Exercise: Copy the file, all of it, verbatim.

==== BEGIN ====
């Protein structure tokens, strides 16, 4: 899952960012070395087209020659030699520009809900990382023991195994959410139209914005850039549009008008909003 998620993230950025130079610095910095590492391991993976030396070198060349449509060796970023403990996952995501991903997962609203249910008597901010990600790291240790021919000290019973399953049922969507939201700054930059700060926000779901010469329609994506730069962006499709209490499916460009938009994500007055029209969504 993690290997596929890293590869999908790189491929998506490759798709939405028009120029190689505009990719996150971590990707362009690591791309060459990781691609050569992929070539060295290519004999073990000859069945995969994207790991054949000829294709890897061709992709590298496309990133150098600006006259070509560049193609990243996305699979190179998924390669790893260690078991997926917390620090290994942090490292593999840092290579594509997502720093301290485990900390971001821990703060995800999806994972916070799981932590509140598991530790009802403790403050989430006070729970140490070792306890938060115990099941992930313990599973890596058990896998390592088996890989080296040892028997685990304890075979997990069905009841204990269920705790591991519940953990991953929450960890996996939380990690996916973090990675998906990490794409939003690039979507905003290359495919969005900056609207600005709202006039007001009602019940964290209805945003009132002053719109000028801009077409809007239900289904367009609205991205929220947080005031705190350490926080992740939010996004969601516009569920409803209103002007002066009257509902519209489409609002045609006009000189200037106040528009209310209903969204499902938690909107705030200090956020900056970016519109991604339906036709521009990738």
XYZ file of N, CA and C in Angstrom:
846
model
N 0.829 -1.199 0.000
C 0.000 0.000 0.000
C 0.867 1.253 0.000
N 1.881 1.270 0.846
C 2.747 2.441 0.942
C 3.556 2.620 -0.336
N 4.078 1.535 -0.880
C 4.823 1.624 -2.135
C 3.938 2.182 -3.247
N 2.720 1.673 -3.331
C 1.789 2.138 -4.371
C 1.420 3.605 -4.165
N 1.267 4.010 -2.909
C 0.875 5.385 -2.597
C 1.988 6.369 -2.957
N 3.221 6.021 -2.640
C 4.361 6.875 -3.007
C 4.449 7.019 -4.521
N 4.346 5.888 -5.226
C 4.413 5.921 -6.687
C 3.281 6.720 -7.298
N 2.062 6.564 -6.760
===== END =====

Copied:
């Protein structure tokens, strides 16, 4: 899952960012070395087209020659030699520009809900990382023991195994959410139209914005850039549009008008909003 998620993230950025130079610095910095590492391991993976030396070198060349449509060796970023403990996952995501991903997962609203249910008597901010990600790291240790021919000290019973399953049922969507939201700054930059700060926000779901010469329609994506730069962006499709209490499916460009938009994500007055029209969504 993690290997596929890293590869999908790189491929998506490759798709939405028009120029190689505009990719996150971590990707362009690591791309060459990781691609050569992929070539060295290519004999073990000859069945995969994207790991054949000829294709890897061709992709590298496309990133150098600006006259070509560049193609990243996305699979190179998924390669790893260690078991997926917390620090290994942090490292593999840092290579594509997502720093301290485990900390971001821990703060995800999806994972916070799981932590509140598991530790009802403790403050989430006070729970140490070792306890938060115990099941992930313990599973890596058990896998390592088996890989080296040892028997685990304890075979997990069905009841204990269920705790591991519940953990991953929450960890996996939380990690996916973090990675998906990490794409939003690039979507905003290359495919969005900056609207600005709202006039007001009602019940964290209805945003009132002053719109000028801009077409809007239900289904367009609205991205929220947080005031705190350490926080992740939010996004969601516009569920409803209103002007002066009257509902519209489409609002045609006009000189200037106040528009209310209903969204499902938690909107705030200090956020900056970016519109991604339906036709521009990738």
XYZ file of N, CA and C in Angstrom:
846
model
N 0.829 -1.199 0.000
C 0.000 0.000 0.000
C 0.867 1.253 0.000
N 1.881 1.270 0.846
C 2.747 2.441 0.942
C 3.556 2.620 -0.336
N 4.078 1.535 -0.880
C 4.823 1.624 -2.135
C 3.938 2.182 -3.247
N 2.720 1.673 -3.331
C 1.789 2.138 -4.371
C 1.420 3.605 -4.165
N 1.267 4.010 -2.909
C 0.875 5.385 -2.597
C 1.988 6.369 -2.957
N 3.221 6.021 -2.640
C 4.361 6.875 -3.007
C 4.449 7.019 -4.521
N 4.346 5.888 -5.226
C 4.413 5.921 -6.687
C 3.281 6.720 -7.298
N 2.062 6.564 -6.760